The proxy battle at Compass Bancshares was to move - temporarily, at least - from the newspapers to the courtroom today, with lawyers for both sides facing off before a federal judge.
Judge Sam C. Pointer Jr. of the federal district court of northern Alabama ruled last week that attorneys representing dissident director Harry B. Brock Jr. be allowed to present arguments that Compass had filed "false and misleading" information in recent proxy materials sent to shareholders. These allegations will be disputed by attorneys representing the management of Alabama's fourth largest bank.
"We did this to try to get the election on a level playing field," said Mr. Brock, referring to the bank's annual meeting, now scheduled for April 11. Compass shareholders will vote that day on nominees to fill three seats on the bank's 12-man board.
Mr. Brock, who founded Compass in 1963, has nominated his own slate of directors in opposition to those proposed by management. He has said he plans to put the bank up for sale if he wins control of the board.
Since Mr. Brock launched his proxy challenge on Jan. 27, he and Compass management have each fired off numerous letters and statements to the bank's shareholders. The criticisms and allegations traded back and forth in these letters have generated extensive newspaper coverage within Alabama.
Mr. Brock took the fight to the federal courtroom on March 17 by filing a motion for a preliminary injunction against the bank. The motion asserts that Compass violated various Securities and Exchange Commission rules having to do with notification of shareholders in its solicitation of proxy votes for the April 11 meeting.
Mr. Brock's arguments received support last week from the SEC itself, which forced the bank to send a letter, dated March 20, to 1,400 of its 20,000 shareholders. The clarification letter lets shareholders know that they can change their vote if they've already sent in a proxy card.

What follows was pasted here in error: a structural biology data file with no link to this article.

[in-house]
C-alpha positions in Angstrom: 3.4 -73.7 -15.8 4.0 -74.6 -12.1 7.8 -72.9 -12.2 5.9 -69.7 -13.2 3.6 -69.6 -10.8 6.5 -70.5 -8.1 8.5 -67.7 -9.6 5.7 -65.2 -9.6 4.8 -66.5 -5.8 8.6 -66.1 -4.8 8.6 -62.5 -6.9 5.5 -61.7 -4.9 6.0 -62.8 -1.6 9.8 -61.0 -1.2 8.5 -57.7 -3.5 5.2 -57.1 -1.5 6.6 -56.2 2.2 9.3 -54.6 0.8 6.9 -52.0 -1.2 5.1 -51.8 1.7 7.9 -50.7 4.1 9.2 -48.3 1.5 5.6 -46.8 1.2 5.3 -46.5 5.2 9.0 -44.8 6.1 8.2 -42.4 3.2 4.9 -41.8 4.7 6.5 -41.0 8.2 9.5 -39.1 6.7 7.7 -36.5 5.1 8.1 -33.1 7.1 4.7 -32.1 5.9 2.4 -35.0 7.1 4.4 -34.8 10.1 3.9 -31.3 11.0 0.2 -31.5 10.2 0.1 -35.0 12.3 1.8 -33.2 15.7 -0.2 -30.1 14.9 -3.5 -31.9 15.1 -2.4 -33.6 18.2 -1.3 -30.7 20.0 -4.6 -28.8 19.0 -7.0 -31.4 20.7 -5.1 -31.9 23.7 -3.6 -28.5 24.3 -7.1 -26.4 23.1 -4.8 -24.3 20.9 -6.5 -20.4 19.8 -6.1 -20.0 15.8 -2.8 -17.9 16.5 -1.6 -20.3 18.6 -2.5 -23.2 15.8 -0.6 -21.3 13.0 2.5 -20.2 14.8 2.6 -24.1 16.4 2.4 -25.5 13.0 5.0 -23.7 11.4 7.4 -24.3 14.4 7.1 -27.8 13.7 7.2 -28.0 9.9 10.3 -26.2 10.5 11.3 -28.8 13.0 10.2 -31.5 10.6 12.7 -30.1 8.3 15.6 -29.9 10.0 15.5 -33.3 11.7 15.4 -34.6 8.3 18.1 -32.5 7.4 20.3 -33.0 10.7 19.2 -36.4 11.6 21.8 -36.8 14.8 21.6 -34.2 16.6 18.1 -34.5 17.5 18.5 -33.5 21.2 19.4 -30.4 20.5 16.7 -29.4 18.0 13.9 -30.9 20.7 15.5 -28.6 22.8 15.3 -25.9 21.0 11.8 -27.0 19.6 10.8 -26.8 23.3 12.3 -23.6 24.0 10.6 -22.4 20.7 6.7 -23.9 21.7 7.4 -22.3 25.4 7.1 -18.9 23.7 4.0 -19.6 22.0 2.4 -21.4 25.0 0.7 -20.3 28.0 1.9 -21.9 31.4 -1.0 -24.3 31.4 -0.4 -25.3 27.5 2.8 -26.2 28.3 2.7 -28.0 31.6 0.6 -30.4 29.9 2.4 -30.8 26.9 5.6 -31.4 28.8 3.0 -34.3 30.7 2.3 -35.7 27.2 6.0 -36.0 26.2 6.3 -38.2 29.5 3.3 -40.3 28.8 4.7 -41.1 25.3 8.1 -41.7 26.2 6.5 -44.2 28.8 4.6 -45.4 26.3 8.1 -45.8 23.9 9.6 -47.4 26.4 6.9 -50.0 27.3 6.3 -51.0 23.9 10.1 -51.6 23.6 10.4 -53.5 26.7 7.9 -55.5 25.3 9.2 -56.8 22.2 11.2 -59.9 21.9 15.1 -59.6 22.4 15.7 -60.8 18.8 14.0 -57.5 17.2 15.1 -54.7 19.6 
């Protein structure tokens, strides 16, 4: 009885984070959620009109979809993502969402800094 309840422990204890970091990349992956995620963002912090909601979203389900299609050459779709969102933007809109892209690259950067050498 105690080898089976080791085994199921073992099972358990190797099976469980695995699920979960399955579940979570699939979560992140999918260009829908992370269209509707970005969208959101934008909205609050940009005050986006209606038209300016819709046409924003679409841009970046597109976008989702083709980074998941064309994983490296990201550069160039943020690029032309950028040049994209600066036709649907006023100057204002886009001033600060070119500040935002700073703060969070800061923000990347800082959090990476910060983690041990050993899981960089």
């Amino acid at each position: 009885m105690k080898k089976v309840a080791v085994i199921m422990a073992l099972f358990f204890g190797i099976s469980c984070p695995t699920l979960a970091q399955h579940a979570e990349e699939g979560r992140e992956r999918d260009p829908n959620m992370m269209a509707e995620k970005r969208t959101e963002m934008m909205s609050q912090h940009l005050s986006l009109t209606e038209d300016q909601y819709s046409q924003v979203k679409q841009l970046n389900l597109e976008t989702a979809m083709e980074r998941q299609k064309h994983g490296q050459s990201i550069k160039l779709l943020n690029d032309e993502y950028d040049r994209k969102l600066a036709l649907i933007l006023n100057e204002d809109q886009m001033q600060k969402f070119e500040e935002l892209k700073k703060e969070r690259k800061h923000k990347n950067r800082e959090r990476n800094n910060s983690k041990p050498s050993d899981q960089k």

The agency criticized Compass management for not informing shareholders in its March 1 proxy statement that Mr. Brock had proposed an alternate slate of directors.
Compass did acknowledge Mr. Brock's nominees in a subsequent March 9 "fight letter" to shareholders.
Sending out the new letter was clearly a setback for Compass. In a March 14 letter to an SEC official, Compass counsel Jerry W. Powell wrote, "Disregarding previously executed proxies will impose a significant burden on Compass" because of the confusion it might cause shareholders.
By asking the court also to compel the bank to submit a new and corrected proxy statement to shareholders, Mr. Brock's lawsuit has the potential to delay the shareholders meeting, which would allow him more time to gather proxy cards.
Compass attorneys attempted unsuccessfully last week to quash Mr. Brock's motion.
Compass spokeswoman Ellen Laden said the bank was "still proceeding" with plans for the April 11 meeting. She said the company was "very pleased" that Judge Pointer had agreed to hear the case "sooner rather than later."
To prepare for the March 28 hearing, Judge Pointer allowed attorneys from both sides to conduct expedited discovery to gather documents and take depositions from the principal antagonists: Mr. Brock and Compass chairman and CEO D. Paul Jones Jr.
A revelation that emerged from Friday's depositions is that Mr. Brock surreptitiously taped his telephone conversations with reporters, analysts, investors, and Compass employees. Mr. Brock turned over to Compass attorneys some 30 tapes he had made of these conversations.
One issue likely to be contested in today's hearing is whether Compass received a true buyout offer from First Union Corp. last fall. Charlotte- based First Union, at Mr. Brock's solicitation, offered to buy Compass, which has $9.1 billion of assets, for $30.71 a share, or $1.14 billion.
Mr. Brock has argued that Compass' directors had an obligation to examine the First Union offer seriously, rather than summarily rejecting it as they did. Compass management has said "the board never had an offer to accept or reject."